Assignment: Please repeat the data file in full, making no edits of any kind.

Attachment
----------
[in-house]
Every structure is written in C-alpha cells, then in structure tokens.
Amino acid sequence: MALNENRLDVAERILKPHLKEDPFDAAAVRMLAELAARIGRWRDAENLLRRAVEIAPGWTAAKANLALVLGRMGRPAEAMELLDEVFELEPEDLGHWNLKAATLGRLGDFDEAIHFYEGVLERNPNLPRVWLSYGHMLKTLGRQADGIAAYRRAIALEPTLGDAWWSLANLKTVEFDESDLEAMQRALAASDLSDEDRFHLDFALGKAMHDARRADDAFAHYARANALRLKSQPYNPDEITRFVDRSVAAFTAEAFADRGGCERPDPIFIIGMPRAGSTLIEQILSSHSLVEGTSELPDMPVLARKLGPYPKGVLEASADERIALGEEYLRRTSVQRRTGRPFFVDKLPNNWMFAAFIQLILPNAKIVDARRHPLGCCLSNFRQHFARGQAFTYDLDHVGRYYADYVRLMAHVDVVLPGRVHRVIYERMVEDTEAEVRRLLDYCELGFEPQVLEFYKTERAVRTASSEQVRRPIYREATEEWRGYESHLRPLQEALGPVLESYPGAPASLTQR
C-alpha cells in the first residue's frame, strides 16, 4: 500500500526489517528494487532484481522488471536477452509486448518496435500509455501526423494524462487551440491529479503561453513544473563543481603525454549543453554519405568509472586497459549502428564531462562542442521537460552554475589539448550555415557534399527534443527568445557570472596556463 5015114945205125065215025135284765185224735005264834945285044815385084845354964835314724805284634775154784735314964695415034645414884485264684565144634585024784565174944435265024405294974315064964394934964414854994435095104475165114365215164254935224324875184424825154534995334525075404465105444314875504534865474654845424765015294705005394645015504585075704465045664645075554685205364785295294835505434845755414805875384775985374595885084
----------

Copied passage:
[in-house]
Every structure is written in C-alpha cells, then in structure tokens.
Amino acid sequence: MALNENRLDVAERILKPHLKEDPFDAAAVRMLAELAARIGRWRDAENLLRRAVEIAPGWTAAKANLALVLGRMGRPAEAMELLDEVFELEPEDLGHWNLKAATLGRLGDFDEAIHFYEGVLERNPNLPRVWLSYGHMLKTLGRQADGIAAYRRAIALEPTLGDAWWSLANLKTVEFDESDLEAMQRALAASDLSDEDRFHLDFALGKAMHDARRADDAFAHYARANALRLKSQPYNPDEITRFVDRSVAAFTAEAFADRGGCERPDPIFIIGMPRAGSTLIEQILSSHSLVEGTSELPDMPVLARKLGPYPKGVLEASADERIALGEEYLRRTSVQRRTGRPFFVDKLPNNWMFAAFIQLILPNAKIVDARRHPLGCCLSNFRQHFARGQAFTYDLDHVGRYYADYVRLMAHVDVVLPGRVHRVIYERMVEDTEAEVRRLLDYCELGFEPQVLEFYKTERAVRTASSEQVRRPIYREATEEWRGYESHLRPLQEALGPVLESYPGAPASLTQR
C-alpha cells in the first residue's frame, strides 16, 4: 500500500526489517528494487532484481522488471536477452509486448518496435500509455501526423494524462487551440491529479503561453513544473563543481603525454549543453554519405568509472586497459549502428564531462562542442521537460552554475589539448550555415557534399527534443527568445557570472596556463 5015114945205125065215025135284765185224735005264834945285044815385084845354964835314724805284634775154784735314964695415034645414884485264684565144634585024784565174944435265024405294974315064964394934964414854994435095104475165114365215164254935224324875184424825154534995334525075404465105444314875504534865474654845424765015294705005394645015504585075704465045664645075554685205364785295294835505434845755414805875384775985374595885084